Tuesday, October 18, 2011

gloomy with a chance of hopeful

I love being a teacher.



But sometimes it feels so hard I can't help but imagine hopping a sleeper train to New York, pretending to be a fascinating incognito famous author writing poems about the scenery and short stories about the passengers while drinking wine and eating cheese, bread, & chocolate all the way across the country, where I will find a funky studio apartment to share with a Mad Menesque lover and send artsy postcards from.

Or, driving into Portland and shopping for six hours before collapsing at a Happy Hour bar with the new Chuck Palahniuk book and my iPod blasting Fountains of Wayne.

Teaching is not hard like laborious - sometimes I come up with a new way of approaching a skill or topic on the fly because what I've planned isn't working, but that doesn't make me sweat (usually). I don't pull muscles (unless I clumsily climb on a chair to make a point) or find myself short of breath (except for when I crisscross the computer lab 45 times in 90 minutes). And honestly, that would be about the only exercise I get so it would be welcomed. And these are the parts I handle pretty easily.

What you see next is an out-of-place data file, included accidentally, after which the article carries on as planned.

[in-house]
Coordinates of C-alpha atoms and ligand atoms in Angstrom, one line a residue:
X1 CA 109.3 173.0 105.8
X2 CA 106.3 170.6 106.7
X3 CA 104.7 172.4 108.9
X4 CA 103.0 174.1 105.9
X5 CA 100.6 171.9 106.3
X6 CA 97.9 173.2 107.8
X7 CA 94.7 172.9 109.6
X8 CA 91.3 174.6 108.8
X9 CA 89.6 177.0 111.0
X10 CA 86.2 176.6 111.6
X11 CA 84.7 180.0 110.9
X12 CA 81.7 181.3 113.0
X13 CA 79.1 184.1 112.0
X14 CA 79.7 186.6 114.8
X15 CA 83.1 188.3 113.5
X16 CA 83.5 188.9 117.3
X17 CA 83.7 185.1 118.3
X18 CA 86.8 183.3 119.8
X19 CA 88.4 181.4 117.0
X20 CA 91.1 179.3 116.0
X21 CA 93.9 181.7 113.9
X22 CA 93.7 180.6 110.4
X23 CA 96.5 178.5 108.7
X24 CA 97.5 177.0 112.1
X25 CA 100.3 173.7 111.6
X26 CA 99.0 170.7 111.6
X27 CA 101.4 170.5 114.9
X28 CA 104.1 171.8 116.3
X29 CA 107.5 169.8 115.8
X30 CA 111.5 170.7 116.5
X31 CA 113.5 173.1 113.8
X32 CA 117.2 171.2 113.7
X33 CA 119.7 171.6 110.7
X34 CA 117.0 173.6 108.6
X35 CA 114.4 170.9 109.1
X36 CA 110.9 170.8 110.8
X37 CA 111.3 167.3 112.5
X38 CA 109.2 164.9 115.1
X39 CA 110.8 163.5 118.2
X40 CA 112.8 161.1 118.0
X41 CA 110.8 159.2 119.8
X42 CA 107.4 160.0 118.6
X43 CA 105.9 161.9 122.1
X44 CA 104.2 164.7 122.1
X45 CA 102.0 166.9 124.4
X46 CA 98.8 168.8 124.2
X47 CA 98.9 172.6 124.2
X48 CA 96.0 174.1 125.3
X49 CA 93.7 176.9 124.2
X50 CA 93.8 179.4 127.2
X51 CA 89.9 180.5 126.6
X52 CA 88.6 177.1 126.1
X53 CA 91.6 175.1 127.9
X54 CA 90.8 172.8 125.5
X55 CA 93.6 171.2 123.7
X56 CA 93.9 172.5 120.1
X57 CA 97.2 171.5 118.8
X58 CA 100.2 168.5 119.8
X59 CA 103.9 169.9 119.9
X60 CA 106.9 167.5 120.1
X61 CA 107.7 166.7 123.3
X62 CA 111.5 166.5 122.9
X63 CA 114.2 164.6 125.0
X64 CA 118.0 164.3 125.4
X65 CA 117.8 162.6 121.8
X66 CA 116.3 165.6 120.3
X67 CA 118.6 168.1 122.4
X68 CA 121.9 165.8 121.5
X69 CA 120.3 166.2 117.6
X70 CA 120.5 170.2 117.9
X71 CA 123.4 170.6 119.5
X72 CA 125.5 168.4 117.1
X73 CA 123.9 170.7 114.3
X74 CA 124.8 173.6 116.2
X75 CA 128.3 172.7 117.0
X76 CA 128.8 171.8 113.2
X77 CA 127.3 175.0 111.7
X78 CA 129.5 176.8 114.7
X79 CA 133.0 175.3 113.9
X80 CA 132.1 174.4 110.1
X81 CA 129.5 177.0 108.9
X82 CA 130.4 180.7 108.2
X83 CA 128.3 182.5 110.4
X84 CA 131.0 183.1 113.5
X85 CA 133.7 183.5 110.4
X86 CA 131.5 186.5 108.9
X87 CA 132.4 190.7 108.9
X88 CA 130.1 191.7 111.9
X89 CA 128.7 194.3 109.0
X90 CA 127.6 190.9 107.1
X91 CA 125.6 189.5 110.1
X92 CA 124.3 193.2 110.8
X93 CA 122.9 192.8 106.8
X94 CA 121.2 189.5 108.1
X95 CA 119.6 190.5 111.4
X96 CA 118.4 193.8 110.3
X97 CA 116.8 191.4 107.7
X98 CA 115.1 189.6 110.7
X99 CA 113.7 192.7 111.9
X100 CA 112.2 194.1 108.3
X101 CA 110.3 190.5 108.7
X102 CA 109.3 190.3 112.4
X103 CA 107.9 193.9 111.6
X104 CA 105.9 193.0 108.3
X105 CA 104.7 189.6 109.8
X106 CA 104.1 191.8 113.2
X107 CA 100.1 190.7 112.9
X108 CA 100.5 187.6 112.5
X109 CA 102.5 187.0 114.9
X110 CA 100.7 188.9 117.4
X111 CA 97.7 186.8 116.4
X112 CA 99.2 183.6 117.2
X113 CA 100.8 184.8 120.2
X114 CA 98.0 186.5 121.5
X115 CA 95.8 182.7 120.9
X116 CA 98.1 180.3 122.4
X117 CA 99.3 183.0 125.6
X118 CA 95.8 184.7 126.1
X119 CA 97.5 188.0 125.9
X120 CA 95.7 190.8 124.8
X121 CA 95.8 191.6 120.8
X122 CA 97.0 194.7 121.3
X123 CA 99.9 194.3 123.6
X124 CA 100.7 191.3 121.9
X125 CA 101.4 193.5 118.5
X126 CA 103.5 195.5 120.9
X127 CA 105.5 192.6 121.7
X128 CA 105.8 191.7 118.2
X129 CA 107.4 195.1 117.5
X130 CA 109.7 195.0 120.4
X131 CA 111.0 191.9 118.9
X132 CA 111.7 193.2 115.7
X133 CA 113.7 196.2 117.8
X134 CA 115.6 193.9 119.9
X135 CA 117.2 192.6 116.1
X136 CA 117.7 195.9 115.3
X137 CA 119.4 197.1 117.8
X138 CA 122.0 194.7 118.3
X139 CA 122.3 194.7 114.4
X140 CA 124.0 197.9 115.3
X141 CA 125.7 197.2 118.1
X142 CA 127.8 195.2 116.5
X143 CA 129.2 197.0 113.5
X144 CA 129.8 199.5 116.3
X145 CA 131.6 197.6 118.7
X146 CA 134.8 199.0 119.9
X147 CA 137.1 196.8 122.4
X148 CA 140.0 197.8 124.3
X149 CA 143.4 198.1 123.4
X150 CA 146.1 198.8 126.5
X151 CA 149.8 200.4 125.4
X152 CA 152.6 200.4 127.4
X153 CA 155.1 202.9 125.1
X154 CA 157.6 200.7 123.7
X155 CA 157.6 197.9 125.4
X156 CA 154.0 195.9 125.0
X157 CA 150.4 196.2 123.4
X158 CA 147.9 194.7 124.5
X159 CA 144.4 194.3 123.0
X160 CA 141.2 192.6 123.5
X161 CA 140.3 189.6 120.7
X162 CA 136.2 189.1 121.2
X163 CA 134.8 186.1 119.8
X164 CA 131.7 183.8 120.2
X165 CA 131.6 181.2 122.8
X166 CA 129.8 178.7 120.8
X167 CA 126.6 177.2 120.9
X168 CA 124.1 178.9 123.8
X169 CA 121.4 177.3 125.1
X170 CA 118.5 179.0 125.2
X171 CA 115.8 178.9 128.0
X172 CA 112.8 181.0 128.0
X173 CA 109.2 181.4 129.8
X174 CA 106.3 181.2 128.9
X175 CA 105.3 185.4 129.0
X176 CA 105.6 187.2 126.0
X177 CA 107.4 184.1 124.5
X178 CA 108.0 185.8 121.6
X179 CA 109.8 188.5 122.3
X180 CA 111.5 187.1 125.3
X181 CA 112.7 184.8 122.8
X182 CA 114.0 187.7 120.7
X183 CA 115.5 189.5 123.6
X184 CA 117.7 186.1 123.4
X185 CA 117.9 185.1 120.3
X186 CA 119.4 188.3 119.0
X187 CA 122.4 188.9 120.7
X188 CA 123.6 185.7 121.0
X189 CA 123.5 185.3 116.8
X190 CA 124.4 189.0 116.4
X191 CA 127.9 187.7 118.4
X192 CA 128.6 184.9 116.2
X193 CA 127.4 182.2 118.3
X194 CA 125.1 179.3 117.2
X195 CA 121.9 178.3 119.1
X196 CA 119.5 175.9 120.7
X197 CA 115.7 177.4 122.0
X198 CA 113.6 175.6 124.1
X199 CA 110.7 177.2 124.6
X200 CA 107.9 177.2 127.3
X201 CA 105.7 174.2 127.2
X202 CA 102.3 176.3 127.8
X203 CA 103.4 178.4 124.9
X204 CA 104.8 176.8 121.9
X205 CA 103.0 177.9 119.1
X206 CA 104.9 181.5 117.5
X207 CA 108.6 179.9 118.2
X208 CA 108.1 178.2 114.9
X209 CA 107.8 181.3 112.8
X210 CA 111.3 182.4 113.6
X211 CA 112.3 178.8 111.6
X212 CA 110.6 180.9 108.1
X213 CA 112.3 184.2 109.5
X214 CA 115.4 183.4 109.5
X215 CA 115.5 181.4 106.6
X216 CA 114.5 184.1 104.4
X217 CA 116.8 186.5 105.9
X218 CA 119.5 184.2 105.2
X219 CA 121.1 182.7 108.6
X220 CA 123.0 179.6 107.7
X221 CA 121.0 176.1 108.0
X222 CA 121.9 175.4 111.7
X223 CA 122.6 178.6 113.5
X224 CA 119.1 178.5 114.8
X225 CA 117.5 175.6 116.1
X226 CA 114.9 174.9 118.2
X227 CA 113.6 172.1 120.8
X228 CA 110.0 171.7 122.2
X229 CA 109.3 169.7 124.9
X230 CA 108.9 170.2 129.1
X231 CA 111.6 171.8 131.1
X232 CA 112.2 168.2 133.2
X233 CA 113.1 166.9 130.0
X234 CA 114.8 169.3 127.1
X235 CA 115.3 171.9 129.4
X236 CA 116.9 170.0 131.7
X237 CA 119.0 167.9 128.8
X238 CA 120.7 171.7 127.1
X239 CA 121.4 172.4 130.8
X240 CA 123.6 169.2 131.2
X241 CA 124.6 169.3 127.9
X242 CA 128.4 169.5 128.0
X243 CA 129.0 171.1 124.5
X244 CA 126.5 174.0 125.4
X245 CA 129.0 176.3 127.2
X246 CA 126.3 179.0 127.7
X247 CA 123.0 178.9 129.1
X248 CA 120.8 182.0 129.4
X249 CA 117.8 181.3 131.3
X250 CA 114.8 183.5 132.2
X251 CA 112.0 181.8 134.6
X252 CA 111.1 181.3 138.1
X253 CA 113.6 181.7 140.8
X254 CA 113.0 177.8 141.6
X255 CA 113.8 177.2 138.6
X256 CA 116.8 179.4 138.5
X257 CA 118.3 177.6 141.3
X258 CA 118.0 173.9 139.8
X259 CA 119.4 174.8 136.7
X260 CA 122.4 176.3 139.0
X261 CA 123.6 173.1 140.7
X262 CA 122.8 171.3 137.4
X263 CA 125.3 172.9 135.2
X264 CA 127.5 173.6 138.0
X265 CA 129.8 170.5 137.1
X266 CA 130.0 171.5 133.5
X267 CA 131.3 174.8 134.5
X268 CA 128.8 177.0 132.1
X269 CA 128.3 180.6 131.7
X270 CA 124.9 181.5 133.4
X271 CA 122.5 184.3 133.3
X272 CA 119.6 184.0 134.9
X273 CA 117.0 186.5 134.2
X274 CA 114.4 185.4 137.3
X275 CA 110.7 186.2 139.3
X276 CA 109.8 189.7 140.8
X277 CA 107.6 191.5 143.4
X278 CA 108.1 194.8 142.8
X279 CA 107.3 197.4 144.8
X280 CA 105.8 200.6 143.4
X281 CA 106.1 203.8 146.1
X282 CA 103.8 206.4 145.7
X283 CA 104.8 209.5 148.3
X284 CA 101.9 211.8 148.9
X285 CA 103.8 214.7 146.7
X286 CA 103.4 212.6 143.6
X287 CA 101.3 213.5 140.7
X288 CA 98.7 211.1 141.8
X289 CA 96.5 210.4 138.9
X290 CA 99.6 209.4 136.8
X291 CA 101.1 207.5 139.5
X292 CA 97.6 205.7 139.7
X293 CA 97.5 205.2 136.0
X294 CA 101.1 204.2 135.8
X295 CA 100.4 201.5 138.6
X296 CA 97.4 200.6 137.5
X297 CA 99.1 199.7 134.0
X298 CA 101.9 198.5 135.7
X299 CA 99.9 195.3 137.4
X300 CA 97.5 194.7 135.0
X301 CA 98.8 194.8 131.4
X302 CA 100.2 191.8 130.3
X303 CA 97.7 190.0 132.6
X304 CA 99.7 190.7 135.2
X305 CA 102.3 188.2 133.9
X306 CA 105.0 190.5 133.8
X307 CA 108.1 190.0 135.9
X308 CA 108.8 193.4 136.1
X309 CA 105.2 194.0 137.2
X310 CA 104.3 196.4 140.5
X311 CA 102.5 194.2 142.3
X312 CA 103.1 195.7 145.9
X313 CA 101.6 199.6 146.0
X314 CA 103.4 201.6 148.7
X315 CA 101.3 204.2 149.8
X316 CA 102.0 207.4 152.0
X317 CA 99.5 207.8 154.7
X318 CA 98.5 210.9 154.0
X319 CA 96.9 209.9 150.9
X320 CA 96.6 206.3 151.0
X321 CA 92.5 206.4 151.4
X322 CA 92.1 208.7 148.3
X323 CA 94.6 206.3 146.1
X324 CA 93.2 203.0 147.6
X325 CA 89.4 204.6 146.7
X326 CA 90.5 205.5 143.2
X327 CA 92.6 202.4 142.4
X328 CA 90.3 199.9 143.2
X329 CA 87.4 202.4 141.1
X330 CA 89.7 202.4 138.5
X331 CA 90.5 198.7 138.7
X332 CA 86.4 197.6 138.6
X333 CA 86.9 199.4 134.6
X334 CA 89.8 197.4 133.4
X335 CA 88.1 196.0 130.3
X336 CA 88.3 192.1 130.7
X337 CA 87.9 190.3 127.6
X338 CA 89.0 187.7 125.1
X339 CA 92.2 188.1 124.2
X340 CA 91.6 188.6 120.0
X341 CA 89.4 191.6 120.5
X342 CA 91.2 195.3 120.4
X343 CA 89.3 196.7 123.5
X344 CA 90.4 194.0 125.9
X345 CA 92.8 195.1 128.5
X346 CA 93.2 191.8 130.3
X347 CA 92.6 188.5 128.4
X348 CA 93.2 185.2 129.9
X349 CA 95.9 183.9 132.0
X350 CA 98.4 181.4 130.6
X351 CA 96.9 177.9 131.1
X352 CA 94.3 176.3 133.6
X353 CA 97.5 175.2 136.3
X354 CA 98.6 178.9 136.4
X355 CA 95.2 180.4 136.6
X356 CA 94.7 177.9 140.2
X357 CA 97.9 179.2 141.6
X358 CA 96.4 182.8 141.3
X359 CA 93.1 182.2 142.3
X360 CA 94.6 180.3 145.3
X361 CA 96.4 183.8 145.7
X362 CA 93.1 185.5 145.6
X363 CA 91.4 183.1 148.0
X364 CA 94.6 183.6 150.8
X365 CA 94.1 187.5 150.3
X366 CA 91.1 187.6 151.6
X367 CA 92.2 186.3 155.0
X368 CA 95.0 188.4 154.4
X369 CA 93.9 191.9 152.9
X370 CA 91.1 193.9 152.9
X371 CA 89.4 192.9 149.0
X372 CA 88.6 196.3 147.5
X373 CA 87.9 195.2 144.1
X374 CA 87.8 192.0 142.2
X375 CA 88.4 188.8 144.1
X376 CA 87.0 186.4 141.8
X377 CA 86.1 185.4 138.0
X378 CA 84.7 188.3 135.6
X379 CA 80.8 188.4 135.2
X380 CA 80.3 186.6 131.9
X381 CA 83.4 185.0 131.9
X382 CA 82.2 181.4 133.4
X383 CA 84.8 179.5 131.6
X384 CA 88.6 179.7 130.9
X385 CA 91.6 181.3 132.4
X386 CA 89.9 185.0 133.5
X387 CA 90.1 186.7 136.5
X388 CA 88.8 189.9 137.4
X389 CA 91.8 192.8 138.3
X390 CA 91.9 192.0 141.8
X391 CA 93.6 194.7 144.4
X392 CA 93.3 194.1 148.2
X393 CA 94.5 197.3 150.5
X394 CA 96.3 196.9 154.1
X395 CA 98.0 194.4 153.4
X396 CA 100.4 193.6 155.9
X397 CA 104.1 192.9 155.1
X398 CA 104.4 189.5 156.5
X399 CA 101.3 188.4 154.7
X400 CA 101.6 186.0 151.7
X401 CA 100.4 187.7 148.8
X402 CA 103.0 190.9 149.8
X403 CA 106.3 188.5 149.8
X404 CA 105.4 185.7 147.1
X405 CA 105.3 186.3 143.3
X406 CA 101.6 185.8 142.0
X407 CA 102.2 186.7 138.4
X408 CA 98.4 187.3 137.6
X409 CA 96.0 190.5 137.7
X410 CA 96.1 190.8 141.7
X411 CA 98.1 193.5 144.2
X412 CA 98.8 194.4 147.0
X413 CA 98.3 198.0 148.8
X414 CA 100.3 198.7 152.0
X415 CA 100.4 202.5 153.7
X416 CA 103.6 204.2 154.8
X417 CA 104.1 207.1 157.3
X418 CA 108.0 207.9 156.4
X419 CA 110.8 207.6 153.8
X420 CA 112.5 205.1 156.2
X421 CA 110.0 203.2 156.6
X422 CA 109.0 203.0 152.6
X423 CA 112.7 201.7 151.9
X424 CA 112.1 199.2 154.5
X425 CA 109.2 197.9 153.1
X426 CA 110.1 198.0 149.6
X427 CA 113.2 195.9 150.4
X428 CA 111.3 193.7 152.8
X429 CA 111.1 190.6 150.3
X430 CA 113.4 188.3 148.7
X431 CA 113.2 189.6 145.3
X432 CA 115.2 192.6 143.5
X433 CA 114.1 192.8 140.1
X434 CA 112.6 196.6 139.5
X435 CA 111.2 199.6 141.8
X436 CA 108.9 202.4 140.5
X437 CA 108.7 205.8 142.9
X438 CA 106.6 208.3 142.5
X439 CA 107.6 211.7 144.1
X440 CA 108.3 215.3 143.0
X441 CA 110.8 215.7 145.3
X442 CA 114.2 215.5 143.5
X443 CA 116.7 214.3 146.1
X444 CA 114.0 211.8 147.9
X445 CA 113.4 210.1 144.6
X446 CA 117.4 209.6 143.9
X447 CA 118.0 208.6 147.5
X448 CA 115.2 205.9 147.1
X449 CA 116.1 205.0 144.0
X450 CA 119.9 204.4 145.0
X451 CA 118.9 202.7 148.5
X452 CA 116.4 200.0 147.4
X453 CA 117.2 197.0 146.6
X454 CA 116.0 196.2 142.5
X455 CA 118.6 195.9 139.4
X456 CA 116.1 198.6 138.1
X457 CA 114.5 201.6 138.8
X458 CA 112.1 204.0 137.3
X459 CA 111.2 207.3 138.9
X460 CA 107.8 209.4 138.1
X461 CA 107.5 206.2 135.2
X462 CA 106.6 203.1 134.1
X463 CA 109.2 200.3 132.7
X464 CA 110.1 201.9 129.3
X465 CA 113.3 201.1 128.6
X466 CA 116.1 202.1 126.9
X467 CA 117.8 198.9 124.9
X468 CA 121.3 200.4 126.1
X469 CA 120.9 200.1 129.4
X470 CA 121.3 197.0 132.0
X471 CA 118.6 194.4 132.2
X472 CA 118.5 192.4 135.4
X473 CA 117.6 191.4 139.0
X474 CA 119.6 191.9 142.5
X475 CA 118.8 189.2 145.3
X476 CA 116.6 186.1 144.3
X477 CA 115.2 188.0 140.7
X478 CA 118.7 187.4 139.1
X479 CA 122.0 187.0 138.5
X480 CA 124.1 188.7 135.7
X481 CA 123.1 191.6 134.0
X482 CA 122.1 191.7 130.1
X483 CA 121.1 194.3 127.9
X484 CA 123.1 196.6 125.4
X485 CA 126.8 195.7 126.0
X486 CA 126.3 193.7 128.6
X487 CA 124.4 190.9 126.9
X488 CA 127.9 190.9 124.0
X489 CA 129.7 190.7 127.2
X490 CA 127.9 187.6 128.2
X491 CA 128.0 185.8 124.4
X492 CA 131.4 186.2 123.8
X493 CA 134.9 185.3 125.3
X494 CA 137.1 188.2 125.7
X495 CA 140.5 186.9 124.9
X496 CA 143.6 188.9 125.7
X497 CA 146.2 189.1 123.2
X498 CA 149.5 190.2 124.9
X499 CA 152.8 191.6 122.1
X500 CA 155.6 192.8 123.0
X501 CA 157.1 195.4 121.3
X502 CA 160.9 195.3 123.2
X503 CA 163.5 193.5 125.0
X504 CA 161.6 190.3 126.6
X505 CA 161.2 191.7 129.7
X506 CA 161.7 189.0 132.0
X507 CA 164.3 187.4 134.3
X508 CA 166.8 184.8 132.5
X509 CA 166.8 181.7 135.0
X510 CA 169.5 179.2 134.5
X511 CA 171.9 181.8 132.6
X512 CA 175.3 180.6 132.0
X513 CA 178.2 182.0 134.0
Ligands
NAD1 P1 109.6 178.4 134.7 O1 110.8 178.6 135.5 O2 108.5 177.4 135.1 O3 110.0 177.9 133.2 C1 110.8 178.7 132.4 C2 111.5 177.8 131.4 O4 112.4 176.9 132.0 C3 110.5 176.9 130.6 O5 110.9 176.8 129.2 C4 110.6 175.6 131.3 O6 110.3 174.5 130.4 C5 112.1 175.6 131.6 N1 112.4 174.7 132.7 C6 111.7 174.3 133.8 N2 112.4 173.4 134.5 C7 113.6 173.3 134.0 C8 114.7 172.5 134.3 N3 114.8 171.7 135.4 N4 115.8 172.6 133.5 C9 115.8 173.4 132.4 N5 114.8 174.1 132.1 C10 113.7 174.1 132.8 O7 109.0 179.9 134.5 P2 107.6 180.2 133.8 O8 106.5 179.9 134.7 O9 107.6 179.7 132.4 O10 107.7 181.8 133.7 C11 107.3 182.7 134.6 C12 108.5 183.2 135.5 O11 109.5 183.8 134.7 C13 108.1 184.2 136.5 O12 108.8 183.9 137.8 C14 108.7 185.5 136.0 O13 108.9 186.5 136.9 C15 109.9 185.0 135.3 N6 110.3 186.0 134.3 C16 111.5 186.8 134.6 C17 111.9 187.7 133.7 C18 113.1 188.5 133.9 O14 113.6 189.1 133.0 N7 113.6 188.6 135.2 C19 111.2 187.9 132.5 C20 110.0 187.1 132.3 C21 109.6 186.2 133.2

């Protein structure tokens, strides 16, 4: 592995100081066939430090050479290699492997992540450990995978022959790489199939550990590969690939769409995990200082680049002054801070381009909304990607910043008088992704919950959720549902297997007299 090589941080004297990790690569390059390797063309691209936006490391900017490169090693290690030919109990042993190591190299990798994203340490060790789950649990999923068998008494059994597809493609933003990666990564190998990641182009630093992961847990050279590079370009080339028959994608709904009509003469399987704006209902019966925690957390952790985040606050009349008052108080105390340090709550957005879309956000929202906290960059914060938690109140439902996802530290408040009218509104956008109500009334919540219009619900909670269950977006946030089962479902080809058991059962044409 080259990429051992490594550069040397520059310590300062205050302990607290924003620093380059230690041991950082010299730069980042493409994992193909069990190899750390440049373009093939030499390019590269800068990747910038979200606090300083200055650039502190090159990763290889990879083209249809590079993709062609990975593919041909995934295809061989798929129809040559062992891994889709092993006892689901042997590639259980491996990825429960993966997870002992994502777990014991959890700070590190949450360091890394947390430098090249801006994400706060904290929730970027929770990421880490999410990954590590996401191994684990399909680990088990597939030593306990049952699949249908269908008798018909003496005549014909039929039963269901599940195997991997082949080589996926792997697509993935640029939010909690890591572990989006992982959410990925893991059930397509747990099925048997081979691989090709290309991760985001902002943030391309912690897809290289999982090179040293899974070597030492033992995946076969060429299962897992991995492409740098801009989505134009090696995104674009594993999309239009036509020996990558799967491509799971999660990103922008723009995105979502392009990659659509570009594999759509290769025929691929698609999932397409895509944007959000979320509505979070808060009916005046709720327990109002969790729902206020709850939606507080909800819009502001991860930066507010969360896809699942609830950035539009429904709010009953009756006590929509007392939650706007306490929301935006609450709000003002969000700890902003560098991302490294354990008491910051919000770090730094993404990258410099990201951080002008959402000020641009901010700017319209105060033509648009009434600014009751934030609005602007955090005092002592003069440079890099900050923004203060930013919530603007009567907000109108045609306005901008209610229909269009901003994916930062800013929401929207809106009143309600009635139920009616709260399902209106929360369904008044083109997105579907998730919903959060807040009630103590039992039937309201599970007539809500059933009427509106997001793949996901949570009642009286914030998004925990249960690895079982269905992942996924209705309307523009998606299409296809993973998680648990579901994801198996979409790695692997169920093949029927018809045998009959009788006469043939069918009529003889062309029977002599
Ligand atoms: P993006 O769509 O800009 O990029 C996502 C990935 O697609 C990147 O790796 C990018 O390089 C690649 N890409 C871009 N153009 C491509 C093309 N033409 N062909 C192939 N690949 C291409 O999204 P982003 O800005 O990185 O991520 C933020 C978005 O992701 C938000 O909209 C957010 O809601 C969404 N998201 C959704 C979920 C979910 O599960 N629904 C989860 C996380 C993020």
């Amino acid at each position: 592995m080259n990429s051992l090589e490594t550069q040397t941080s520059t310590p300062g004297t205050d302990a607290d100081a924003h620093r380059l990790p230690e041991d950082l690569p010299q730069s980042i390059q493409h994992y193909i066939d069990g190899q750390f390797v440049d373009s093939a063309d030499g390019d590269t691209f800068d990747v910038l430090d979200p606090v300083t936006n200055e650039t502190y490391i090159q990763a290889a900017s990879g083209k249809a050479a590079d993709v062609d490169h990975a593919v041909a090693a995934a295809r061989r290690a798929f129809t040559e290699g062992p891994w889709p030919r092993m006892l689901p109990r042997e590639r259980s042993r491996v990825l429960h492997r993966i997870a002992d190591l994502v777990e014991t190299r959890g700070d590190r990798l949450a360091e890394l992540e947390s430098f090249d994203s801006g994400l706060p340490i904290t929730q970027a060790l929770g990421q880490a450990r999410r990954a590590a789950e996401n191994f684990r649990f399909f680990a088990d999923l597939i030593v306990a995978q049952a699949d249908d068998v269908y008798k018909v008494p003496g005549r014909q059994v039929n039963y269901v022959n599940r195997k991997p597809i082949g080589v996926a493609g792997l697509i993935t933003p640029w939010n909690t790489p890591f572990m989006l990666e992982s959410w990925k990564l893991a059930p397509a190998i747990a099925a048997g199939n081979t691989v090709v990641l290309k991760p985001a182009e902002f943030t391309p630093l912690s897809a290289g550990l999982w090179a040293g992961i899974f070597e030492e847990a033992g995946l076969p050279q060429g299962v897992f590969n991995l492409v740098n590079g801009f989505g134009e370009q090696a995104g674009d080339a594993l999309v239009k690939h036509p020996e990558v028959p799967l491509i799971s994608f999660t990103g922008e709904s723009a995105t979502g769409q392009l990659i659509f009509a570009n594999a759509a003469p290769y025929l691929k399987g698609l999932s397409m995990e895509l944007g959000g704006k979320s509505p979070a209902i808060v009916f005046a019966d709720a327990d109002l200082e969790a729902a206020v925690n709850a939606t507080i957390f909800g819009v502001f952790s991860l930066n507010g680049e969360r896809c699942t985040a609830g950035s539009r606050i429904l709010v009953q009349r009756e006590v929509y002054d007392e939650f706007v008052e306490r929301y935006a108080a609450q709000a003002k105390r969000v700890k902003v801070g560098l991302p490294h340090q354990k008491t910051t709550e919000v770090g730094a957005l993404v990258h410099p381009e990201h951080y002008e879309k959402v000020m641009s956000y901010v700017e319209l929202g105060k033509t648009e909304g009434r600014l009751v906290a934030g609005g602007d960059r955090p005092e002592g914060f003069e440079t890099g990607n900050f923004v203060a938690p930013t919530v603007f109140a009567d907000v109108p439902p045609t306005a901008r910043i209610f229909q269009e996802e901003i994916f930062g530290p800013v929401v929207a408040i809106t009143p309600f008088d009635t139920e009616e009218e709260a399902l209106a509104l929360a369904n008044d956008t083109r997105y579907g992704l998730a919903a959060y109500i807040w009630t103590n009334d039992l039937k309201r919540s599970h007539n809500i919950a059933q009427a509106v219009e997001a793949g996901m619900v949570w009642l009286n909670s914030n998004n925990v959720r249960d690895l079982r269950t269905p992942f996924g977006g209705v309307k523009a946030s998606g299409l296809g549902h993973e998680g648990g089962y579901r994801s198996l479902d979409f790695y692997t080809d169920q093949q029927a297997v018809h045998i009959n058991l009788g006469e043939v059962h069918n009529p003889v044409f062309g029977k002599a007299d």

Hard like: After I have concocted 33 multiple-intelligence-friendly ways to say "Please use your time wisely because today is your last day to work on this assignment in class" including Pig Latin and animated PowerPoint slides (from atop a chair), at least six students will act dumbfounded and/or outraged when I ask for the assignment the next day.

Hard like: When I hand out sticky notes while explaining OUT LOUD IN ENGLISH their purpose, each individual student will ask me What is this for?

Hard like: I have had intelligent discussions with every one of my students and know for a fact that every one of them is capable of thoughtful analysis and synthesis of some sort, yet when I read a passage from a novel and ask specific questions about that exact passage within 40 seconds of reading it, I am met with blank stares. Sometimes sighs. Occasionally groans, as if I am expecting the impossible from their teenage brains.

I want to stab myself. Multiple times, every day.

But then. The most unlikely kid in the world - the one who announced loudly and with glee that he most certainly would NOT be doing homework over the long weekend thankyouverymuch - e-mails his research paper from home Sunday night then asks first thing Monday morning if I got it. Yes, thank you, it looks like you did quite a bit of work. He tells me he was up until 3 a.m. Wow. And, he read the novel but didn't finish all the questions, just 12 (out of 13). Wow again, impressive. Yeah, he says. It felt really good to do all of that work, actually.